If the Tories continue to ignore the cost-of-living crisis and if they do not change their stance towards the trade unions then I fail to see when these strikes will end.
Last month I chaired my third Sickle Cell and Thalassemia APPG meeting. It has now been a year since the APPG and the Sickle Cell Society published the “No one’s listening report” which found that patients have been let down in various and concerning ways.
We reflected on the work done since the report was published. But there was an acknowledgement that a lot more is needed to improve the healthcare experiences of Sickle Cell patients. As chair, the momentum of the report will be kept up so positive change is achieved.
Late last year the First Lady of Ukraine came to address Parliament. She said that “victory is not the only thing we need. We need justice.” I was disturbed to hear in detail about the barbaric treatment that women and girls are facing under Russian occupation. However, it was inspiring to see her husband President Zelensky travel to the US and meet President Biden just before Christmas. I am glad he reassured the world that Ukraine is “alive and kicking” and will never surrender.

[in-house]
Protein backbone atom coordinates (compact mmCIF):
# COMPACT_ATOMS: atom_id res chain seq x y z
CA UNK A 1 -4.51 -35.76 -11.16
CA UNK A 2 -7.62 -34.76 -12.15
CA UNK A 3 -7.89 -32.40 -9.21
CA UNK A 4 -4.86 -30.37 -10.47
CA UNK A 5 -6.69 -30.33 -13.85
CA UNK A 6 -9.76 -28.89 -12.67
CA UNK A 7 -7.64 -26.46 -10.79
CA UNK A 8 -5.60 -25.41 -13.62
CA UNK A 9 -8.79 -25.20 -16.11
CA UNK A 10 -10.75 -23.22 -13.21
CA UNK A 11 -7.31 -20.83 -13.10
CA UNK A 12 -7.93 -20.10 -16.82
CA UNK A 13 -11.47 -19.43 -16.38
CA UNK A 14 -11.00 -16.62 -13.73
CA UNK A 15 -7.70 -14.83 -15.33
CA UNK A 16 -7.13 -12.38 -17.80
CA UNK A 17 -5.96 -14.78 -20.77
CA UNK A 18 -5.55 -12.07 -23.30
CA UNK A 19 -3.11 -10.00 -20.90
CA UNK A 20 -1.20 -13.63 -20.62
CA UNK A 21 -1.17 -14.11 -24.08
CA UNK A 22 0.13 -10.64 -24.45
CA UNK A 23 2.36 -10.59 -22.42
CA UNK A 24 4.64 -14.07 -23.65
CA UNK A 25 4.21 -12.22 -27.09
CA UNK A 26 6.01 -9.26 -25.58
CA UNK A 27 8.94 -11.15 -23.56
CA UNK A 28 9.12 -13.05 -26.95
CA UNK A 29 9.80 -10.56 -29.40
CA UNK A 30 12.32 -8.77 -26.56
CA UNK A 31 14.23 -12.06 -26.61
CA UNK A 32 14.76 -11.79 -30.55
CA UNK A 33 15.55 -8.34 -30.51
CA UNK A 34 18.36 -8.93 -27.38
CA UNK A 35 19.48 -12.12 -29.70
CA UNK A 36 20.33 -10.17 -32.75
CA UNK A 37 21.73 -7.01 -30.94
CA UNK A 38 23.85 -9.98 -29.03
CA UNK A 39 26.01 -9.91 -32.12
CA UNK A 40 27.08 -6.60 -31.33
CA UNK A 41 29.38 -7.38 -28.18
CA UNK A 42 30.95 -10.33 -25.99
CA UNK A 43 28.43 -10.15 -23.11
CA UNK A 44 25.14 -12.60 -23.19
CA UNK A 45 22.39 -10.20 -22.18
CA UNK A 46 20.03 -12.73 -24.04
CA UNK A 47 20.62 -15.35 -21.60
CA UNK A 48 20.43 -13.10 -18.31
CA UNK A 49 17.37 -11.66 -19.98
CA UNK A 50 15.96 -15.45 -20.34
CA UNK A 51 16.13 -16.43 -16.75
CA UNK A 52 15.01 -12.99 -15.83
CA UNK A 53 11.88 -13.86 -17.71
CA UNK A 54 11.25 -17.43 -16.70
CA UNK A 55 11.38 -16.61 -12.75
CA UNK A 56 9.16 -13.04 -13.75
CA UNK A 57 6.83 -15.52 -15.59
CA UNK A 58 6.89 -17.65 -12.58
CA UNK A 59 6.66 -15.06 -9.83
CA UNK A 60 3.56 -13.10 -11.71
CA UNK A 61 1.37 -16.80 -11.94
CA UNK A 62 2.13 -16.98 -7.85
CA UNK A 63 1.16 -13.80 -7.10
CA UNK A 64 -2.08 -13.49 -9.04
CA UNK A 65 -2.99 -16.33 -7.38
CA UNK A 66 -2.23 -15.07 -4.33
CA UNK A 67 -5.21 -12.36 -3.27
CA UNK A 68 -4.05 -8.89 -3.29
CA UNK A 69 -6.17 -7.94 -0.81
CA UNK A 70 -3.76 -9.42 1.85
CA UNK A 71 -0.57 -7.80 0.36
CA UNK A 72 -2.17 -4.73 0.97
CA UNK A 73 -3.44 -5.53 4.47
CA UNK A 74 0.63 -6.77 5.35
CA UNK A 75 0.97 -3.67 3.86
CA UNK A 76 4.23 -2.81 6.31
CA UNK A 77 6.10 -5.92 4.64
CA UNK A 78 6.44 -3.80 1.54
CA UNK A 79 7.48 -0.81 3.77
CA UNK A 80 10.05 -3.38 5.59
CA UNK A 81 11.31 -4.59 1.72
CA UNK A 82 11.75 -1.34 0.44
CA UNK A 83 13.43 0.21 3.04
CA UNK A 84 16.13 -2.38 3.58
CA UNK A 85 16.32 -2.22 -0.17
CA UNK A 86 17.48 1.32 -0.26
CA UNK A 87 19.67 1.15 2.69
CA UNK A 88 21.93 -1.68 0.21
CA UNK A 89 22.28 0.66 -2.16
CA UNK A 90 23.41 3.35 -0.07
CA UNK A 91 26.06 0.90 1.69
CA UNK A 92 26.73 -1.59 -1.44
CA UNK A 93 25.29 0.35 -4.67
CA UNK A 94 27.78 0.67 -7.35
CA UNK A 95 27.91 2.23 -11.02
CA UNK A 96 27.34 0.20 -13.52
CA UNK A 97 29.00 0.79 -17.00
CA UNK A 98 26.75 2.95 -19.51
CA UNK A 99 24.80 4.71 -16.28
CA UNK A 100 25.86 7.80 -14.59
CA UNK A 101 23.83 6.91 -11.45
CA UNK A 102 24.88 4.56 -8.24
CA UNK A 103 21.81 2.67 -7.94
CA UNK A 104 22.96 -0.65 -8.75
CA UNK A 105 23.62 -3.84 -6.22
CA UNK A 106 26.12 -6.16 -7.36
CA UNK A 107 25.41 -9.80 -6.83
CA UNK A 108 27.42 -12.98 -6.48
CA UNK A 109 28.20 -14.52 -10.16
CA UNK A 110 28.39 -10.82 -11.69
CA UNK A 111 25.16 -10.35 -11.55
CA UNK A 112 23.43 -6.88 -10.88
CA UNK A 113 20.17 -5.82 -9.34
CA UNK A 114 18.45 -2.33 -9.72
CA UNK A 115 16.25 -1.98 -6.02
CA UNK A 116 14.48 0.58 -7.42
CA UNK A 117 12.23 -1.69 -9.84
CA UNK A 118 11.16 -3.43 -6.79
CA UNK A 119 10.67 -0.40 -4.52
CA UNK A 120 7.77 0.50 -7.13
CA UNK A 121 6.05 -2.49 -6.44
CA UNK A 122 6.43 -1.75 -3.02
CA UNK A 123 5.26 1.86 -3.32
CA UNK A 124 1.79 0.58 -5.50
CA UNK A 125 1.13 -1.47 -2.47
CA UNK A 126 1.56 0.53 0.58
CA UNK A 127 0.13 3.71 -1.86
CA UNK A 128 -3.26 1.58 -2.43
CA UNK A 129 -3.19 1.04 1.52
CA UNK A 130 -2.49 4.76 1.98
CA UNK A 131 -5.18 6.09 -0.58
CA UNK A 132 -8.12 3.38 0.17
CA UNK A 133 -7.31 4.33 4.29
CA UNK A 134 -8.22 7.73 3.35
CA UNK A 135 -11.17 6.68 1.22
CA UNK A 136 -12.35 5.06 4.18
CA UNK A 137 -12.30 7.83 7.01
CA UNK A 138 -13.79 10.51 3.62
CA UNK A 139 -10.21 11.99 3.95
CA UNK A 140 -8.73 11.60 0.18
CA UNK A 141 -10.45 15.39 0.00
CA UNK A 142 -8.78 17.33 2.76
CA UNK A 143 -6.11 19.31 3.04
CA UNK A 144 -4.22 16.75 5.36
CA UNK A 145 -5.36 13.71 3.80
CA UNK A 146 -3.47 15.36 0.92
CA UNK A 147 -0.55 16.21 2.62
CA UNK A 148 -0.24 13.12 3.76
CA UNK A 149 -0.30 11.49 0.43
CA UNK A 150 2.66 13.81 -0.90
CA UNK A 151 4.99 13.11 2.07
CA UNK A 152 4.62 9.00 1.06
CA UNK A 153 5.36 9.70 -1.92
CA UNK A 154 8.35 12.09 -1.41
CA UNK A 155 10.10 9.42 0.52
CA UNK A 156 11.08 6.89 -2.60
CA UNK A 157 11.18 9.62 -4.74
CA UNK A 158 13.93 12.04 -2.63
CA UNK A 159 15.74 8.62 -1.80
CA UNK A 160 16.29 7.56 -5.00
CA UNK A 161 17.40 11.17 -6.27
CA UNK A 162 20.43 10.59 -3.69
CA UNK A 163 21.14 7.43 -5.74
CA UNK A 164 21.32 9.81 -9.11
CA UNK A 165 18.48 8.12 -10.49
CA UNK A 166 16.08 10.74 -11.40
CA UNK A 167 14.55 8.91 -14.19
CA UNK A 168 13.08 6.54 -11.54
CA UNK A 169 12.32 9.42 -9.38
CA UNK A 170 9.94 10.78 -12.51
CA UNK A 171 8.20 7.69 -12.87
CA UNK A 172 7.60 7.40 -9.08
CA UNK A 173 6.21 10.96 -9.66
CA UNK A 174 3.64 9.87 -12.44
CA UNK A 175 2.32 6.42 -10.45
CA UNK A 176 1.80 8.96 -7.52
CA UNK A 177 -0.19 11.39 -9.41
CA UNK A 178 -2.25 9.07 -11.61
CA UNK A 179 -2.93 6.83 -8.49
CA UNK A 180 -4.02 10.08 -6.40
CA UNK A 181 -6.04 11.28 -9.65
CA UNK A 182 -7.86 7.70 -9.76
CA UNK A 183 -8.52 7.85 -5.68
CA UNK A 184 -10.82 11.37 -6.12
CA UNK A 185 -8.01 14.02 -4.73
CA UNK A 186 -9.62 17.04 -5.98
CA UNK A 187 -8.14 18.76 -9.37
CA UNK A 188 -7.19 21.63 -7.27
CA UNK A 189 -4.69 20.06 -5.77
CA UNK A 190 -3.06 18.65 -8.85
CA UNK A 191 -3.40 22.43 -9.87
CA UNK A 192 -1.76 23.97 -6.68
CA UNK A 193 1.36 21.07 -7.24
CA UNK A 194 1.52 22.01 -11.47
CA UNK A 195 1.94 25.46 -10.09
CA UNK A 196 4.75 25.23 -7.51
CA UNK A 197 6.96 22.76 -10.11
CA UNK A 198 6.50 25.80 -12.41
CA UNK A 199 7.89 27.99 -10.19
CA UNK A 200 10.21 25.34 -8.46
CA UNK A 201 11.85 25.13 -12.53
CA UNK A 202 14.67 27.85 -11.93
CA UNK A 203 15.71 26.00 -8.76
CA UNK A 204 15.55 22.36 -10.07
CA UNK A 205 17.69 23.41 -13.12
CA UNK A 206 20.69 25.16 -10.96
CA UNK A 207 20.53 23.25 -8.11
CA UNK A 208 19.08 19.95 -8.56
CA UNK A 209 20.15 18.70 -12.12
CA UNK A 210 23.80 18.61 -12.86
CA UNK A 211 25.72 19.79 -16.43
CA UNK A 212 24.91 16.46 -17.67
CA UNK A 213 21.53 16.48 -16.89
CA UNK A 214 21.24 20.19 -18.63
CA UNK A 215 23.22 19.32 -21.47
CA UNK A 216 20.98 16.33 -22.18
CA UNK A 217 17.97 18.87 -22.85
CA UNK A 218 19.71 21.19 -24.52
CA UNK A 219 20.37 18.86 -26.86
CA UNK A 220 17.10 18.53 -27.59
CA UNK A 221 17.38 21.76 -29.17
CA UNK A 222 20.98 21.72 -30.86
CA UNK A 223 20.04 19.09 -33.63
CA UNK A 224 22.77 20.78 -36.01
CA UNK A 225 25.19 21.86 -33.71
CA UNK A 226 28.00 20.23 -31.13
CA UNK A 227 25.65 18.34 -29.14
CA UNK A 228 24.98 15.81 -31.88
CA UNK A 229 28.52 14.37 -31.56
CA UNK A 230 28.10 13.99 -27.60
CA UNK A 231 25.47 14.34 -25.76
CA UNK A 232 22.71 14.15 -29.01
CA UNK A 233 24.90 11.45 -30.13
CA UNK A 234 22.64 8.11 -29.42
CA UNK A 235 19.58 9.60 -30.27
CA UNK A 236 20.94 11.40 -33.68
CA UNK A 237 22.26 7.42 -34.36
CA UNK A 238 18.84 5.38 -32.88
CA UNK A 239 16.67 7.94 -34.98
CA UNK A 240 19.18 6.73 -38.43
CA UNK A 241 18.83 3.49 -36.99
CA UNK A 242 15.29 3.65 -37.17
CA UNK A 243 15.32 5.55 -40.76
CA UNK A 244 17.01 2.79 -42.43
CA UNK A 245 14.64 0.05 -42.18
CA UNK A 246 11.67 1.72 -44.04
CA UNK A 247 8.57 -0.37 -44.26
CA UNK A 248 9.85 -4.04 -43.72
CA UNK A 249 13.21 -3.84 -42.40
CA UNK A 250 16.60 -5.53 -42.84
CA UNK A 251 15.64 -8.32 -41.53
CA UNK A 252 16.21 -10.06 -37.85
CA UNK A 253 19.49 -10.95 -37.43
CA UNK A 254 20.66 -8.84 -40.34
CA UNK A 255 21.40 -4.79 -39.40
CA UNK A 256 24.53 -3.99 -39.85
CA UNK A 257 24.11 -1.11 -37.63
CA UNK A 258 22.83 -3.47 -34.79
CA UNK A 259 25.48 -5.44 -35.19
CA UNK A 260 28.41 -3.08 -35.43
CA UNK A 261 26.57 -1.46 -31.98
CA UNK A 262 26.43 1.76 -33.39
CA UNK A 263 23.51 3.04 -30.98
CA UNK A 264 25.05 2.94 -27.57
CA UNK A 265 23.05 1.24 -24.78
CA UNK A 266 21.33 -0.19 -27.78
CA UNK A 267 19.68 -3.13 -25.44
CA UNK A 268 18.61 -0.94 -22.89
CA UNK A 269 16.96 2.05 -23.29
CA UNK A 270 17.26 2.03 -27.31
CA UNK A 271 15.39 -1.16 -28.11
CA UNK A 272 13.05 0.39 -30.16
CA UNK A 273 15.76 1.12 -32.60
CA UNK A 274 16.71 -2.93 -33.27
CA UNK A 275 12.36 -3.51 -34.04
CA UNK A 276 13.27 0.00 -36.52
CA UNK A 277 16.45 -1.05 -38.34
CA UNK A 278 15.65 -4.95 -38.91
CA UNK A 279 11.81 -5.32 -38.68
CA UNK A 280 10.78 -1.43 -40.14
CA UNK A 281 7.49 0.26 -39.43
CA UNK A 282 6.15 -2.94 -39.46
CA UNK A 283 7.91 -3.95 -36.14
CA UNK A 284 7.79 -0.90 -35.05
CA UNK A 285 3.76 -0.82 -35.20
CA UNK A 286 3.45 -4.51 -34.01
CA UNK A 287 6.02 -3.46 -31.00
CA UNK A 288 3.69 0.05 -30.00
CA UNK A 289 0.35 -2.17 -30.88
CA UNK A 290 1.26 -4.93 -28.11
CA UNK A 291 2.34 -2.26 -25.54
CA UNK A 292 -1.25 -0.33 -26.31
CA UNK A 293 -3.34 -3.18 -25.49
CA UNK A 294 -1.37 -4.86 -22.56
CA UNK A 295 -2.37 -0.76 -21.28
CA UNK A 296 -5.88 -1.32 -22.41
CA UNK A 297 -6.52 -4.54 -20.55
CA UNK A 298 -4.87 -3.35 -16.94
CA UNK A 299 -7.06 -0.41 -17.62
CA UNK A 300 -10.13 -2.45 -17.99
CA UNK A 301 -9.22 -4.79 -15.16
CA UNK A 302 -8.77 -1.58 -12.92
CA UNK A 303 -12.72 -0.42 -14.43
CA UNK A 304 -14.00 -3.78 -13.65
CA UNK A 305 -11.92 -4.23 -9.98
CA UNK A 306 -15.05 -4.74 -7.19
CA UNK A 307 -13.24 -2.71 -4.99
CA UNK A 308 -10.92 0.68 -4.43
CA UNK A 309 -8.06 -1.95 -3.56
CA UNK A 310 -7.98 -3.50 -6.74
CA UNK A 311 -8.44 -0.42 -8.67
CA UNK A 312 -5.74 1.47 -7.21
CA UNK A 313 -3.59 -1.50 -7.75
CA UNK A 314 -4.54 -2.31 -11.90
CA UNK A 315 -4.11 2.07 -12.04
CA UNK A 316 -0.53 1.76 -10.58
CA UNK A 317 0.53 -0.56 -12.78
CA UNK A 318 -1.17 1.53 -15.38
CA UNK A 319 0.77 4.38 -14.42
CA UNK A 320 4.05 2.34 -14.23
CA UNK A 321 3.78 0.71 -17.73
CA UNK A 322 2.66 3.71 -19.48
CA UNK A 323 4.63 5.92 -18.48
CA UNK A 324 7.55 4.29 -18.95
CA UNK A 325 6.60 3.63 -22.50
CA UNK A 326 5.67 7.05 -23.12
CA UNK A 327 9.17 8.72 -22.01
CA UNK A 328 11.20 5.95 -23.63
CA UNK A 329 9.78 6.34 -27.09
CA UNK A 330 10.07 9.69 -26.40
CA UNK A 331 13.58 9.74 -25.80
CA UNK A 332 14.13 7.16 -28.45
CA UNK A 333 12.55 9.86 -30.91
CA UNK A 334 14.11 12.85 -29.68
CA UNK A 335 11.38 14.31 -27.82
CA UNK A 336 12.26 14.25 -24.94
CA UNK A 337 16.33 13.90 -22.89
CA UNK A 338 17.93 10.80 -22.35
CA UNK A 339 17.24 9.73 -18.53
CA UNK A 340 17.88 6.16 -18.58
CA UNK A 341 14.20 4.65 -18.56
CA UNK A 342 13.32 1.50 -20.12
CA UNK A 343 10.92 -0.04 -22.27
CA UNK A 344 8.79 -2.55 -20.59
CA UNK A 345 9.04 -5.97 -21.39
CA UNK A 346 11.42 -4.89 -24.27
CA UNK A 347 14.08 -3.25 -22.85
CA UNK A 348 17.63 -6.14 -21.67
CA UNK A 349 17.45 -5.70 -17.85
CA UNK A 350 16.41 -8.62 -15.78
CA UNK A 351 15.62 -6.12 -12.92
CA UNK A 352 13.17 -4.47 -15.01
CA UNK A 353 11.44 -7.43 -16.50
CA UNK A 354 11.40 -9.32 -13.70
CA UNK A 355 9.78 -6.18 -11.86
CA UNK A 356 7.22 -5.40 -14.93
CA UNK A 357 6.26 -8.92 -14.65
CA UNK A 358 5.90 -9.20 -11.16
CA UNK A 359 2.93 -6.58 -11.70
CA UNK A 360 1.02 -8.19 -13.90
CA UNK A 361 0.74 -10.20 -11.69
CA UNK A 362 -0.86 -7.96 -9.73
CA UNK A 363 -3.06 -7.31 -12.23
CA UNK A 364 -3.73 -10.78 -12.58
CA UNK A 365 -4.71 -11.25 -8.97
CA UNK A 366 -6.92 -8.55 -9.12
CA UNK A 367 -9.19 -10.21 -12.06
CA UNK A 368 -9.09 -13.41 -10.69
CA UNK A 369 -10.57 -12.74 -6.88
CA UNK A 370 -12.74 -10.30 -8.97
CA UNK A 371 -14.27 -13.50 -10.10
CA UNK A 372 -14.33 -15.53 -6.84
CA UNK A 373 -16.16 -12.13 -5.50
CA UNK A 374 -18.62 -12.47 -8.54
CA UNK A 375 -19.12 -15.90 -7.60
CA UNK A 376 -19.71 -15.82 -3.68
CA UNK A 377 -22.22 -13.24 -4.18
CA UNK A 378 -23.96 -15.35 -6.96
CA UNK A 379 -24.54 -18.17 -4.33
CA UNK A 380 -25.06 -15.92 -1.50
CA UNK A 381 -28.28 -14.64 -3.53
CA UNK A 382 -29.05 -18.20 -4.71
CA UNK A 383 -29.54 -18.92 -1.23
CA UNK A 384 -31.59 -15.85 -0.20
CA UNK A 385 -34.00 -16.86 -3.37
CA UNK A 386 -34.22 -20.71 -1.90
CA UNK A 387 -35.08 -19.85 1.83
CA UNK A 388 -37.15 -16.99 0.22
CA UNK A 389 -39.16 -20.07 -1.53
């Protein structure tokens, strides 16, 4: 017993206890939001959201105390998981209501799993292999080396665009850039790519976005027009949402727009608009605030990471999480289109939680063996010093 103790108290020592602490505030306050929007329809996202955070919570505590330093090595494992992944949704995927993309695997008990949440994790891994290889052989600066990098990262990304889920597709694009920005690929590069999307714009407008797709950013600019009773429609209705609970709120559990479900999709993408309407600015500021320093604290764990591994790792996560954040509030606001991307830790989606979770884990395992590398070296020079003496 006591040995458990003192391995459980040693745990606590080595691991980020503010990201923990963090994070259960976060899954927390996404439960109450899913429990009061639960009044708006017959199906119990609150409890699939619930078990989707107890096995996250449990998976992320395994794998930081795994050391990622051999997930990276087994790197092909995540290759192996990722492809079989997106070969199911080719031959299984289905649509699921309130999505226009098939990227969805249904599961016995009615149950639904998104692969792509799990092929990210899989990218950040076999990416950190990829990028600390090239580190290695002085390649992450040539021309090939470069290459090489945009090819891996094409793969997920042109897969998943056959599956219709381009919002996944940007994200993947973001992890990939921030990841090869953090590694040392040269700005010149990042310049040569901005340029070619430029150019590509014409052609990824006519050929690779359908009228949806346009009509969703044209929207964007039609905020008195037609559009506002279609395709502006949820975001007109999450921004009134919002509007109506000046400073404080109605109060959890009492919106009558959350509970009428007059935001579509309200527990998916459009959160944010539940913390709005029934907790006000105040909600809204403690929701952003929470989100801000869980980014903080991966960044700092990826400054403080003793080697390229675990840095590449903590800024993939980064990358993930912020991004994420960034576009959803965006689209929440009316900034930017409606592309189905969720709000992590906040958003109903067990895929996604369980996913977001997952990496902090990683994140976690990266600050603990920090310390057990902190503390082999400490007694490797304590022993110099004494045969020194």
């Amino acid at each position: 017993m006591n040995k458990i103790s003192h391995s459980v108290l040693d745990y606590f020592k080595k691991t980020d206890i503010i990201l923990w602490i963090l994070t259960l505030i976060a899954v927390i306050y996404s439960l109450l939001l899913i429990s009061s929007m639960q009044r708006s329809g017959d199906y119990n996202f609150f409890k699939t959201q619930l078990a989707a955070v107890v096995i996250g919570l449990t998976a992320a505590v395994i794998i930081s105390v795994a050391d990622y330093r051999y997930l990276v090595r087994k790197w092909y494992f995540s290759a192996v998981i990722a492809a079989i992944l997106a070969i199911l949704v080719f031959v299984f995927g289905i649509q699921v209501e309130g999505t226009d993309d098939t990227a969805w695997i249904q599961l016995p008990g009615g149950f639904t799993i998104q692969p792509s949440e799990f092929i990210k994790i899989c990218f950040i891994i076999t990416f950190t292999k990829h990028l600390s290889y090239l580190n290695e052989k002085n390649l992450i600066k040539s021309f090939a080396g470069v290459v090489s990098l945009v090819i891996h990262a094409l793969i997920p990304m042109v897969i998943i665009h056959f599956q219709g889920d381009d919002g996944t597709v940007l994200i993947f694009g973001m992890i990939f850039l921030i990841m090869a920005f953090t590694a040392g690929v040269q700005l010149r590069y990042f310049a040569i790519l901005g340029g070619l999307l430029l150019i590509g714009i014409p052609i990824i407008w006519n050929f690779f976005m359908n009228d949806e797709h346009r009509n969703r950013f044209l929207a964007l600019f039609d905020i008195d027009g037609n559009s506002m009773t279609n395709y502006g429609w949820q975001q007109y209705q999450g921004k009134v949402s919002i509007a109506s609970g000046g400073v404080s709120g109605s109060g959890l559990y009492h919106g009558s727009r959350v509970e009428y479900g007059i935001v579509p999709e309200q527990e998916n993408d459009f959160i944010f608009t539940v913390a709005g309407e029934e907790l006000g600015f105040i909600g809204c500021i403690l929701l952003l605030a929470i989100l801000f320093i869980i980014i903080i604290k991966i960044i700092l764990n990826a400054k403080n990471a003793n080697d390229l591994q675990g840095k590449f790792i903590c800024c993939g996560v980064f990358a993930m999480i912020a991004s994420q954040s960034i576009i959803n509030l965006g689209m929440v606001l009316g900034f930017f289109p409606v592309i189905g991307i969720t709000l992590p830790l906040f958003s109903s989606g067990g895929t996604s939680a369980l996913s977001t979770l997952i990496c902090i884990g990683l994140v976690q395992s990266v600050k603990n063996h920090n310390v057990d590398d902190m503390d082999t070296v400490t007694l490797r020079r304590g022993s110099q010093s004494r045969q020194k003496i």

My admiration for the brave people of Ukraine knows no bounds. The Ukrainian people have suffered much, especially with the relentless shelling over Christmas and the New Year. This invasion has seen so many atrocities and loss of life. Putin and his cronies ought to be prosecuted for their crimes.
Southeastern Timetable Changes
On December 11th Southeastern Rail implemented a new timetable that reduces the ability of people from Lewisham East to travel into central London. For several months I have been vocal in my opposition to drastic timetable changes Southeastern rail company made without consultation.
Southeast London has always been the poorer relation to north London in terms of transport connectivity. We do not have a tube network, and many rely on rail services to get around. This new timetable creates problems, not solutions. Recently I raised this issue in Parliament. You can read my full speech here.